Another way to leverage social media in finding a fire-damaged home is by following news outlets. Fires are always covered by the media so you'll probably come across some posts sharing this type of news. Identify what started the fire (ex. kitchen fire, etc.) and its location. You can then start looking for motivated sellers after a few days or weeks when the fire has died down.
Moreover, following the social media pages of local fire departments can get you real-time leads on fire-damaged homes. Fire departments usually post where a fire is located, if there is significant damage, their firefighting efforts, as well as injuries and resolutions.
They also post about community events where they share how to handle fire and other hazards and what to save on one's personal belongings during a fire. Attending these events and networking with the firemen can help you find motivated leads on fire-damaged homes.
Even before a fire happens, letting a community know that you pay cash for fire-damaged homes will give you an advantage over other cash buyers. When a fire indeed occurs and there are homeowners who want to get rid of their property, they'll contact you first because they already know you are.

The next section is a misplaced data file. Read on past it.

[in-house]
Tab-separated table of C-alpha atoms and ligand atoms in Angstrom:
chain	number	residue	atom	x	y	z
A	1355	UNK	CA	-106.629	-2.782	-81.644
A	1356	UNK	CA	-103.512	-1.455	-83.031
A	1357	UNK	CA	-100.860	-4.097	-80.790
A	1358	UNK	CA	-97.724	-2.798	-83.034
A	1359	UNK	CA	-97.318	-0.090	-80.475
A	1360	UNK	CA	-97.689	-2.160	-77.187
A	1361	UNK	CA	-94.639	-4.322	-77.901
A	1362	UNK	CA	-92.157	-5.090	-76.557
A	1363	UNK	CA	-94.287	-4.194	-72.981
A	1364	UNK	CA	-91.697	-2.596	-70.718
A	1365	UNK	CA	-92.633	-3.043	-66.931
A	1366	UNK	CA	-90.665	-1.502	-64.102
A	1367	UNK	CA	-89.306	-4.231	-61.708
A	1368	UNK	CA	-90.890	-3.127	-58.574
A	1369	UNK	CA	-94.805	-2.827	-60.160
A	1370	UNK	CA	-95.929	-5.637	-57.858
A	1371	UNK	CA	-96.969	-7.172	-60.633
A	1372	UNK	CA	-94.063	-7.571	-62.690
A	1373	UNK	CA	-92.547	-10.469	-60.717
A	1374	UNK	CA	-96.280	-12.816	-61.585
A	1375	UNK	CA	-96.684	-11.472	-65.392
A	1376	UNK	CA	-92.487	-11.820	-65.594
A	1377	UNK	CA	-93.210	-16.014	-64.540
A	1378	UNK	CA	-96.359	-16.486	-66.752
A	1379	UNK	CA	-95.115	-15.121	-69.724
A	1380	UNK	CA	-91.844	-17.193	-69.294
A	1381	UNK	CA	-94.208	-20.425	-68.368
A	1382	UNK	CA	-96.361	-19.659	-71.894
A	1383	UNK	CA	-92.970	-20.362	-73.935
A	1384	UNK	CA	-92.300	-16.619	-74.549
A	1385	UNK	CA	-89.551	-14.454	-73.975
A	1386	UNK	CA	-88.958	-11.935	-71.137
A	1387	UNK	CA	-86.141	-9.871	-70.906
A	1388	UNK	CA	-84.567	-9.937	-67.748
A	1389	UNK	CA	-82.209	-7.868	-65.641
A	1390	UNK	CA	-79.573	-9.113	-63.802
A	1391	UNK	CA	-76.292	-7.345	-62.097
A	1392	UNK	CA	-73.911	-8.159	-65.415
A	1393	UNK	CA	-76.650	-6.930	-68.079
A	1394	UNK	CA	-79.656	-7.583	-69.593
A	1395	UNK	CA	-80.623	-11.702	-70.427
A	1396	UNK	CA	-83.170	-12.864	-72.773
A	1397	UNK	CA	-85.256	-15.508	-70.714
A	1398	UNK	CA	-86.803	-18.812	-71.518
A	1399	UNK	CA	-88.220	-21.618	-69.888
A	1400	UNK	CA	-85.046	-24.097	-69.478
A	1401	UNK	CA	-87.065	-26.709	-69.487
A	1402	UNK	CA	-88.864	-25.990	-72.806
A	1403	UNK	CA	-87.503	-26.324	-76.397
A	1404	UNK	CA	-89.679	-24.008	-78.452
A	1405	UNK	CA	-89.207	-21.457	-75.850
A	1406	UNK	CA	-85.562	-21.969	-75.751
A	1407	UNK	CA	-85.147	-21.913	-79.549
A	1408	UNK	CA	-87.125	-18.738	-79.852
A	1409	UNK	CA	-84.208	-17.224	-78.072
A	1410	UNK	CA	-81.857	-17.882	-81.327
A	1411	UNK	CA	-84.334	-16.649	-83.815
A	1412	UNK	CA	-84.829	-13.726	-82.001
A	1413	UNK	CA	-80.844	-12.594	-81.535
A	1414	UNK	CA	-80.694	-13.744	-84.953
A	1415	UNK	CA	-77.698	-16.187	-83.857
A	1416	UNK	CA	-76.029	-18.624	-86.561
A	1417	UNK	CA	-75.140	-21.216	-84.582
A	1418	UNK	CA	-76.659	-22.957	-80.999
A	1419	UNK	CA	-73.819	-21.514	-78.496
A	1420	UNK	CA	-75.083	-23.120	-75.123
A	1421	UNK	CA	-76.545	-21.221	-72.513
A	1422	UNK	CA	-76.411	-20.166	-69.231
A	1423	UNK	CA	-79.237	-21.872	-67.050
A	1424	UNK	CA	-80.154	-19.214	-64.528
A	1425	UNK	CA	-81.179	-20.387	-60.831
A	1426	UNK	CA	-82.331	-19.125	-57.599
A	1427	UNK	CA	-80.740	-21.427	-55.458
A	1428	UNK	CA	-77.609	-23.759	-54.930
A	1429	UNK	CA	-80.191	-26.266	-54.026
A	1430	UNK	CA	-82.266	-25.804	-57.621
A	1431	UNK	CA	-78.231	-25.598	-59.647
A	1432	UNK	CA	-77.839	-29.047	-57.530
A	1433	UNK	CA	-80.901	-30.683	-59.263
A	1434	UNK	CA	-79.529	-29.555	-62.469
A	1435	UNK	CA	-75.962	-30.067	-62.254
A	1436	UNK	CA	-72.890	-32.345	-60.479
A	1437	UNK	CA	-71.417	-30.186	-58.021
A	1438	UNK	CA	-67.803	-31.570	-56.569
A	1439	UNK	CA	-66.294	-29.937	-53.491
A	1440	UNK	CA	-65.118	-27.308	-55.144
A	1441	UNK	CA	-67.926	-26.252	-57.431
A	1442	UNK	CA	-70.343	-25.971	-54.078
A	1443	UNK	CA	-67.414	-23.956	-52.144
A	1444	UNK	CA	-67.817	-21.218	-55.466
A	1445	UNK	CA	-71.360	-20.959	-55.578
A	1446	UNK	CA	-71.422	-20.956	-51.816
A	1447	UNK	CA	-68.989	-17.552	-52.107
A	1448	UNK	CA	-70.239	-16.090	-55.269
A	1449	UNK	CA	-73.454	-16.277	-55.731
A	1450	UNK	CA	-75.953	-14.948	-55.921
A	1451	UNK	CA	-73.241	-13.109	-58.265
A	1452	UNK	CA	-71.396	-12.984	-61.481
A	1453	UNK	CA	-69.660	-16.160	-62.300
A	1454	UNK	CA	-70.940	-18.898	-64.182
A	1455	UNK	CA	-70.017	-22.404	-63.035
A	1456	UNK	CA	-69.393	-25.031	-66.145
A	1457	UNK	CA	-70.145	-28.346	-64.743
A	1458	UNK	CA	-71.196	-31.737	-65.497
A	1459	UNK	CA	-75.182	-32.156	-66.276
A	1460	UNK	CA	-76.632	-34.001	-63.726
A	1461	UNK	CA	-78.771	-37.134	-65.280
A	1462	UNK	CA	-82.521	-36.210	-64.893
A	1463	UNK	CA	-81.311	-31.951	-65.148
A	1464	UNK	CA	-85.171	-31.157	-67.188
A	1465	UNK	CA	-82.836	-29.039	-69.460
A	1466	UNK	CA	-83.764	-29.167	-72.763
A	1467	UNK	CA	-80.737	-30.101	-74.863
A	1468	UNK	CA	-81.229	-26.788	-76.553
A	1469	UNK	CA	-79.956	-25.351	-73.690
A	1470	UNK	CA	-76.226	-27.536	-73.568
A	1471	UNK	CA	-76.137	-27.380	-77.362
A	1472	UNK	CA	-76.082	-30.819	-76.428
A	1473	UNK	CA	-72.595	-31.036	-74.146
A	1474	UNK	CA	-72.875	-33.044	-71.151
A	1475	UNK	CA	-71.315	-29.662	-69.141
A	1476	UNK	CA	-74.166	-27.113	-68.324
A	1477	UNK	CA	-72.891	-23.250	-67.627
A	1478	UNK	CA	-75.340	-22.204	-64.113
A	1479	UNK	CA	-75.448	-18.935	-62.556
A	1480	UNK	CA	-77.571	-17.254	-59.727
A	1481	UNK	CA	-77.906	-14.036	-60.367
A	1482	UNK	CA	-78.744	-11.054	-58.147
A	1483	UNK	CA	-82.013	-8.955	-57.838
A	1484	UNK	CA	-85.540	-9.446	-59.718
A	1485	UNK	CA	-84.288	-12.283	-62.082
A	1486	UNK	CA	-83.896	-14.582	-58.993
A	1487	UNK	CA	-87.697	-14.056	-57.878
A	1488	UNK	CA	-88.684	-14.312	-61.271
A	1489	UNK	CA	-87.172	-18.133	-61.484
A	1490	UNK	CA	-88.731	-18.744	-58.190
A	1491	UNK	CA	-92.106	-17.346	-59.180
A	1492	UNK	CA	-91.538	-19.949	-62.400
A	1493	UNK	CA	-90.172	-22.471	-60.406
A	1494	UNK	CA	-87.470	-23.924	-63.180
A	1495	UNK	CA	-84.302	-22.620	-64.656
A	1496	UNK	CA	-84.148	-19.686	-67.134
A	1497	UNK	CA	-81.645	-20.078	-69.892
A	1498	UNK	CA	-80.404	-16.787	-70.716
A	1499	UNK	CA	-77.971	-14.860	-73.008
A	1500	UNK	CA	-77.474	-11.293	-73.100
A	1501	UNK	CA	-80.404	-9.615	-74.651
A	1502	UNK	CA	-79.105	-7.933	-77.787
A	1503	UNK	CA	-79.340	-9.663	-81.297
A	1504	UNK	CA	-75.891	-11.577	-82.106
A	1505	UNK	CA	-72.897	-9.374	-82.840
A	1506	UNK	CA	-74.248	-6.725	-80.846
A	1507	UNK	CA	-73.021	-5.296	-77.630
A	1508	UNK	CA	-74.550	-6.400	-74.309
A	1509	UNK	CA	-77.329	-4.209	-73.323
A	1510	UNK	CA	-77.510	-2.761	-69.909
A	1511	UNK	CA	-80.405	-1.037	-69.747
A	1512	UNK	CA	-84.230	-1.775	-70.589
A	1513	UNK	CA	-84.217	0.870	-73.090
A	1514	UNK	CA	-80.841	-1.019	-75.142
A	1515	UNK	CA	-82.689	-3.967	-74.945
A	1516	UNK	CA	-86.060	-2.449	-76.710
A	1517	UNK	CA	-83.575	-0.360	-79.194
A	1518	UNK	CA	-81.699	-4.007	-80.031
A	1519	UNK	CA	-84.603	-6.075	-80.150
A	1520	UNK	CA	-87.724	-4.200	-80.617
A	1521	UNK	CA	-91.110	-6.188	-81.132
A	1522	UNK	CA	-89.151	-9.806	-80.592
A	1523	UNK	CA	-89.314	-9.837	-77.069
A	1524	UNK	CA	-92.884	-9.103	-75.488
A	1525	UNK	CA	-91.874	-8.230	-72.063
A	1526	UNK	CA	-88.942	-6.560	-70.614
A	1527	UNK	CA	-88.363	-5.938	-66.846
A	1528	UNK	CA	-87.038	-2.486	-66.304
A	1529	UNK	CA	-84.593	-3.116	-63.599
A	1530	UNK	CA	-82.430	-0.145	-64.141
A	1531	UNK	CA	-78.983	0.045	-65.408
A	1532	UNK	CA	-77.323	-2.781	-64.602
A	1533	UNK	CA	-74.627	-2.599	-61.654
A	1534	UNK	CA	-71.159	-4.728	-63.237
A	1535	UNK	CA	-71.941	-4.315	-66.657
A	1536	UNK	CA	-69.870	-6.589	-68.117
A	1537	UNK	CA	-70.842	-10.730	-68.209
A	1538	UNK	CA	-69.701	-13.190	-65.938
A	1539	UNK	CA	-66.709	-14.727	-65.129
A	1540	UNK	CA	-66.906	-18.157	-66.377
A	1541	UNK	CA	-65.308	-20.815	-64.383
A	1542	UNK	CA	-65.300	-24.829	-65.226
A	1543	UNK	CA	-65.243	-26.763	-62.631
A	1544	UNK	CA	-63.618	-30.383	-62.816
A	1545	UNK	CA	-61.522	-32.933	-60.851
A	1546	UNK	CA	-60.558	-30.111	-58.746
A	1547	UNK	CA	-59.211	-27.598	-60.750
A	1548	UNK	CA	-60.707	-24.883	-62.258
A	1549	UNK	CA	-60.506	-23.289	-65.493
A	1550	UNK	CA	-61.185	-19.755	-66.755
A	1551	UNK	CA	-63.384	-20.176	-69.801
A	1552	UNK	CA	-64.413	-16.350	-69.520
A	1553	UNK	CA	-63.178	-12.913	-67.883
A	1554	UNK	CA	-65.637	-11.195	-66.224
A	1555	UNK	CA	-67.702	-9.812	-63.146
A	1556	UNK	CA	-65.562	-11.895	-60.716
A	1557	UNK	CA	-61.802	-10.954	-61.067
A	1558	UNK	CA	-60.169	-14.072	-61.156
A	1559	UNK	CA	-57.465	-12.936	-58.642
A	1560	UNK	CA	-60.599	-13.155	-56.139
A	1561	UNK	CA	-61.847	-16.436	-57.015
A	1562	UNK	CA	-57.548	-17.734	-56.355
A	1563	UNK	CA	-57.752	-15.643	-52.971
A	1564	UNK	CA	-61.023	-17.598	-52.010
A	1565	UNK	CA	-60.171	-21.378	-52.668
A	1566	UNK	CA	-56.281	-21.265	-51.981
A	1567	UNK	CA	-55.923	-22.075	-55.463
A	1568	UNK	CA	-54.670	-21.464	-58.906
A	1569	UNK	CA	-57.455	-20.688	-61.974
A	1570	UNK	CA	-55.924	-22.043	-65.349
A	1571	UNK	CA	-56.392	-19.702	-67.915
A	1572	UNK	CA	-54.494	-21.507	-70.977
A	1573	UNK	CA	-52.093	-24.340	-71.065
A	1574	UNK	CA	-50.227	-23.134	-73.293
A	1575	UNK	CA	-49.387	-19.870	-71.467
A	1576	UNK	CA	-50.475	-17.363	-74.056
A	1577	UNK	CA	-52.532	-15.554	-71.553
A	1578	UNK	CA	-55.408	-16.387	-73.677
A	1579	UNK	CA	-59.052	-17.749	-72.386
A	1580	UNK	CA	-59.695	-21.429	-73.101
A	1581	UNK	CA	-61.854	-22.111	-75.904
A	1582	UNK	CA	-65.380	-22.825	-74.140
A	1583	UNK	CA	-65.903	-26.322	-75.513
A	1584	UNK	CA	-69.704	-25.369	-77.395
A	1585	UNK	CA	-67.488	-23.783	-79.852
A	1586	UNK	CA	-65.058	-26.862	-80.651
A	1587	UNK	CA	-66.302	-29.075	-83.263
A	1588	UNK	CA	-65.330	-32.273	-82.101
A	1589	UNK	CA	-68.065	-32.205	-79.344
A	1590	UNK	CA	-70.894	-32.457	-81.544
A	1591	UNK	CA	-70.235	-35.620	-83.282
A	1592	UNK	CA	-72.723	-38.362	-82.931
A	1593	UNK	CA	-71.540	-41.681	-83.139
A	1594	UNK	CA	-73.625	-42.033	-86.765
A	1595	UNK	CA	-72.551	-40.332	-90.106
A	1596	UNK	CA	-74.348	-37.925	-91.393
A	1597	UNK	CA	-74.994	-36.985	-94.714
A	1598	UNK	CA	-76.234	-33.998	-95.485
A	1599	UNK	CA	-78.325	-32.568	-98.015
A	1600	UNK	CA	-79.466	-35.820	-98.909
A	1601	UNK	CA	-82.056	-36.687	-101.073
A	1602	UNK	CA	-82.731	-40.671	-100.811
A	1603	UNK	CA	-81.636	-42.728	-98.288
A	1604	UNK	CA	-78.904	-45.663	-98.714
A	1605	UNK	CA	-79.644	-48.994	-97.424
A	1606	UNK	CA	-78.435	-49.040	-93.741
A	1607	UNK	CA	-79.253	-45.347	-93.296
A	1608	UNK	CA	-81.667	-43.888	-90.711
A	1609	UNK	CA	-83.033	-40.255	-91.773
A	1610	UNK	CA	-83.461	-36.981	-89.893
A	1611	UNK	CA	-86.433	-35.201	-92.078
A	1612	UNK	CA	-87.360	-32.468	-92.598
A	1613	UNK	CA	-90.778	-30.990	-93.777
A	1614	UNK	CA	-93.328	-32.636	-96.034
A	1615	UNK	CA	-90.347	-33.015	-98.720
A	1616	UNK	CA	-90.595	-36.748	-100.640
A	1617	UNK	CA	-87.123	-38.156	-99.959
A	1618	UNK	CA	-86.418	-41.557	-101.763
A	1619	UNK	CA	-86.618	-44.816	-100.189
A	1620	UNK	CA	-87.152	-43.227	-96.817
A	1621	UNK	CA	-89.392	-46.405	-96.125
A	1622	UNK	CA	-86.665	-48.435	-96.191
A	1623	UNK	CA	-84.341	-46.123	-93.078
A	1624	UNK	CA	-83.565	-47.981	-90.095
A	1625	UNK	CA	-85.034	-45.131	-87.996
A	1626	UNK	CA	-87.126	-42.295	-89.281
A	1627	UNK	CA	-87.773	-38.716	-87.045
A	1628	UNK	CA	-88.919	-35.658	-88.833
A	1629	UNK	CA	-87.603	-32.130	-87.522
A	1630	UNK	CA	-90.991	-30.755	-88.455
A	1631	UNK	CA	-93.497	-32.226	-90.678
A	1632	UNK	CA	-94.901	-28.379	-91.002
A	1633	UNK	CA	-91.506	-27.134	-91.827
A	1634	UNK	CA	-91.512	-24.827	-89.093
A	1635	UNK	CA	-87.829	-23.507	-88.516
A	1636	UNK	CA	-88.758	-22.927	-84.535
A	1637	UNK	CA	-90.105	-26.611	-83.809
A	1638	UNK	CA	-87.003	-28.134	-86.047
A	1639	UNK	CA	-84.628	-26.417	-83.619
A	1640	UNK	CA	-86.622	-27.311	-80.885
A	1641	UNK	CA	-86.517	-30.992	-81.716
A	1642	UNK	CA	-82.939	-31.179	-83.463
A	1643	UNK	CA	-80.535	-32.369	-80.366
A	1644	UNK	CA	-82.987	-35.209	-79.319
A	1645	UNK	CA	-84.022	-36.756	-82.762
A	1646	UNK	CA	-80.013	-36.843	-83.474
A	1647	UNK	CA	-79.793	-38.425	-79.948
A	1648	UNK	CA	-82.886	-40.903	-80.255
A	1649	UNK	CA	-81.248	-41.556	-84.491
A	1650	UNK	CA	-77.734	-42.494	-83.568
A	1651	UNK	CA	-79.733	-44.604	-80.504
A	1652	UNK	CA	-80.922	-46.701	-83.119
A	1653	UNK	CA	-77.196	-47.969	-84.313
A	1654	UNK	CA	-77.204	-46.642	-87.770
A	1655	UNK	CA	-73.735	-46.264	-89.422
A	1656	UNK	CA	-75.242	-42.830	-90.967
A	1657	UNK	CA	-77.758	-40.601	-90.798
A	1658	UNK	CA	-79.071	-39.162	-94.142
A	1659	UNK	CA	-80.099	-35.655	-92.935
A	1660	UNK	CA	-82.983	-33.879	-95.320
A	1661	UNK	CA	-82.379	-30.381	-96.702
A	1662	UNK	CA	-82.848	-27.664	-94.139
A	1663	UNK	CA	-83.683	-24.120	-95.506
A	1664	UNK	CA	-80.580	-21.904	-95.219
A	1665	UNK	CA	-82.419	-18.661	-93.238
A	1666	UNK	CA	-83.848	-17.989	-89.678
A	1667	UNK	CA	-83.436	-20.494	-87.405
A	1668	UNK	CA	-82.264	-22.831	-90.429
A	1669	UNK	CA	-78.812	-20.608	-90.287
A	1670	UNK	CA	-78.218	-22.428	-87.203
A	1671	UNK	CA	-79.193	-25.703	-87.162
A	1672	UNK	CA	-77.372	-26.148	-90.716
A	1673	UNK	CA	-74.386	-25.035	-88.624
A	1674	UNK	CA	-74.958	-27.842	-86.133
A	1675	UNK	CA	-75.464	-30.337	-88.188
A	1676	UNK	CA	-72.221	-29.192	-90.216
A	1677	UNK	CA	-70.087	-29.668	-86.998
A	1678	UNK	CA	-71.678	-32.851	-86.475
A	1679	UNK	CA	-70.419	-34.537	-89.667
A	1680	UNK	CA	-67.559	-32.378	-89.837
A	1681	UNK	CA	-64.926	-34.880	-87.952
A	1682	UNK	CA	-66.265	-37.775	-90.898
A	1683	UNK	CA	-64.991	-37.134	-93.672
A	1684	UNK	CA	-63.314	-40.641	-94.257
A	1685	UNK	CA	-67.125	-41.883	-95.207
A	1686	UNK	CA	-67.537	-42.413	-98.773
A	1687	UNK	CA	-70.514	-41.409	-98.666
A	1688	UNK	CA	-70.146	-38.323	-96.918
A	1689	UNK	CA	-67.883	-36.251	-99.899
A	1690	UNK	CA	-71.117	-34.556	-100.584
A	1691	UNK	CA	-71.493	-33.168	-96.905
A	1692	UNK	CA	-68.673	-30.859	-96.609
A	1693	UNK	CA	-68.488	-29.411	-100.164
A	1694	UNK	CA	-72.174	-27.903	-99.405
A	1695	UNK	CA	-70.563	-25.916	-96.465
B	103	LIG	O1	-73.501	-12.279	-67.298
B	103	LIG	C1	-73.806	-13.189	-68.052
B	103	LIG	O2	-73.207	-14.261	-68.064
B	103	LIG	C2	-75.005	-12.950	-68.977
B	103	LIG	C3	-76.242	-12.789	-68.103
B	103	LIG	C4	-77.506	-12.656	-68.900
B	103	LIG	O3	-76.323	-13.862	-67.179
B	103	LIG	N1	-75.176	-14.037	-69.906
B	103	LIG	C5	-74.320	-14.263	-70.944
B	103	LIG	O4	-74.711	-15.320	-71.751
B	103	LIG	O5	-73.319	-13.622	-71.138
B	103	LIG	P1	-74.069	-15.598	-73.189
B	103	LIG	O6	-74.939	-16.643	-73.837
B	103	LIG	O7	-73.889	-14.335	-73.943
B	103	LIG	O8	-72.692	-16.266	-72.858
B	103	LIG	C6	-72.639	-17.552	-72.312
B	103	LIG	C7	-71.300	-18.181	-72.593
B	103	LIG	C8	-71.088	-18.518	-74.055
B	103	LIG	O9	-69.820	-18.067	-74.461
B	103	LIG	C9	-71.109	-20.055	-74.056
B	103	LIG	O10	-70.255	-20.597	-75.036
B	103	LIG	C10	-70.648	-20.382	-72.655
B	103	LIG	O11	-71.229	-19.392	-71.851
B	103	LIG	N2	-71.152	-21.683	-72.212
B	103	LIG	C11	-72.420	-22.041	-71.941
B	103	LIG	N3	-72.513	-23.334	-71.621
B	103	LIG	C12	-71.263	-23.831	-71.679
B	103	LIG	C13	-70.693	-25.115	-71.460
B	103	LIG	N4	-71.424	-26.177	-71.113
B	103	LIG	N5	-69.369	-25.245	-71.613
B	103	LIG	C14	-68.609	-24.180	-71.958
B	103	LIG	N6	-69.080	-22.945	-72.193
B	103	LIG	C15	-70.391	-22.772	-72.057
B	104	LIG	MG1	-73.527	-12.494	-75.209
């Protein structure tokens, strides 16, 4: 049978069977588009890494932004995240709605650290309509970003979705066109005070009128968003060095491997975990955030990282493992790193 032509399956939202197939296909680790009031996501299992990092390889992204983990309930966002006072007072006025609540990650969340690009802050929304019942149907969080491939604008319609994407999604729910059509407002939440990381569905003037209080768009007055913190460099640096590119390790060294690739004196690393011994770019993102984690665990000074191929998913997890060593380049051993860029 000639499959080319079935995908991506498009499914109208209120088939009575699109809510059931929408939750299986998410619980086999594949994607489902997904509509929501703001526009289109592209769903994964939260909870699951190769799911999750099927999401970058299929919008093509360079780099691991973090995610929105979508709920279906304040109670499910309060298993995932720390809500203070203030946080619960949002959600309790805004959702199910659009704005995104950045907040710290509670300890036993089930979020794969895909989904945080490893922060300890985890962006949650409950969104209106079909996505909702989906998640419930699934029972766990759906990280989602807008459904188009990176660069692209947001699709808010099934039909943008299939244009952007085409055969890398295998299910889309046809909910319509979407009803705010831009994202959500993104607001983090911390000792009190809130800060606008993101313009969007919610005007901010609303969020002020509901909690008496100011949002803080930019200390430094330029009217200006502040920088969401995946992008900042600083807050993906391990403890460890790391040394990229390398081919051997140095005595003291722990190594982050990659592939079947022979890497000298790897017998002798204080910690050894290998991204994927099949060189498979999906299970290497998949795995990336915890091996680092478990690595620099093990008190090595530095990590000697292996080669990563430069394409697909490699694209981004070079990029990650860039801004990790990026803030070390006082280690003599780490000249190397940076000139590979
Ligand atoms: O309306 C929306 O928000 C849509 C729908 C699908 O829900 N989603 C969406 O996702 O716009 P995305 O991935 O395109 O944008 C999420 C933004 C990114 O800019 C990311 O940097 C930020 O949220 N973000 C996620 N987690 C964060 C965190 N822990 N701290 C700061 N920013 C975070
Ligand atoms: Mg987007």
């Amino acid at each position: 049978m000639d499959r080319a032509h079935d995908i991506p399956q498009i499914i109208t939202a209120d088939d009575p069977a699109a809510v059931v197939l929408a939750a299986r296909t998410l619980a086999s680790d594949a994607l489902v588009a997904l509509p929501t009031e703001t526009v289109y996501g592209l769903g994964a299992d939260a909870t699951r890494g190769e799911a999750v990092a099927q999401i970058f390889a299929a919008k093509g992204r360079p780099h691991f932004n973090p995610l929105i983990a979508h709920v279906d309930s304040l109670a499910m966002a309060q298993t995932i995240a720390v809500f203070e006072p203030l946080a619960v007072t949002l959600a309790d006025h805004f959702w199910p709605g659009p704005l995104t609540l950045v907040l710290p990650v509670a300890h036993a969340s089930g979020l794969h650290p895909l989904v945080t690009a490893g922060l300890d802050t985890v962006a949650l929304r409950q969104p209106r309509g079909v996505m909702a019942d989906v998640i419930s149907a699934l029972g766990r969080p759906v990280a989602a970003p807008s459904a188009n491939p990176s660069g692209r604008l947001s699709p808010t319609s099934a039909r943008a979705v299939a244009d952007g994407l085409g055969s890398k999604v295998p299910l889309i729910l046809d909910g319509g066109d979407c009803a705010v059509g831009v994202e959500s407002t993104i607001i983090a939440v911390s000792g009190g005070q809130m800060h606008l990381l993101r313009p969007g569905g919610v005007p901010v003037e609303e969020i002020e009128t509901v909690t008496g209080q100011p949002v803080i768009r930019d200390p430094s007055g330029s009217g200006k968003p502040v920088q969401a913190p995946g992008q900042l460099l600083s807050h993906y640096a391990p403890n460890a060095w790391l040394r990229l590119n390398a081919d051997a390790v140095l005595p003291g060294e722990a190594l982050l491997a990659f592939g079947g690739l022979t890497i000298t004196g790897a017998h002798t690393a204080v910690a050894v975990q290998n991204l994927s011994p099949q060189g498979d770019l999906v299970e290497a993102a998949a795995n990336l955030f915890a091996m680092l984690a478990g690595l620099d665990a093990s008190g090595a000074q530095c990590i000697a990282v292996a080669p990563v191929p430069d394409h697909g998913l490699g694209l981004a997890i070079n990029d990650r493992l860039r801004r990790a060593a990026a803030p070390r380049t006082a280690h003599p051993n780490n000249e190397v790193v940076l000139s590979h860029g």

After a fire happens, you may want to contact the neighbors of the ones affected since they are usually updated about their community. Most probably, they know which ones are rebuilding, moving, or looking to sell.
Most people affected by the fire are often desperate to sell and move on with their lives. Contacting them immediately can actually help them plan their next move, especially if they are still in a state of shock.
To get real-time updates on fires happening in specific areas, you can actually set up an alarm on Google Alerts using your email. For instance, if you want to get information about residential fires in New York or PG County, set up an alert system to notify you when the keywords "fire New York" or "fire PG County" are published online.
This way, you'll receive notifications from tweets, news articles, and practically any piece of information related to the fire on your email. The address is always included in these notifications so you can visit the site of the fire and check out houses that were damaged. You can also request the full report about the fire in the respective fire department.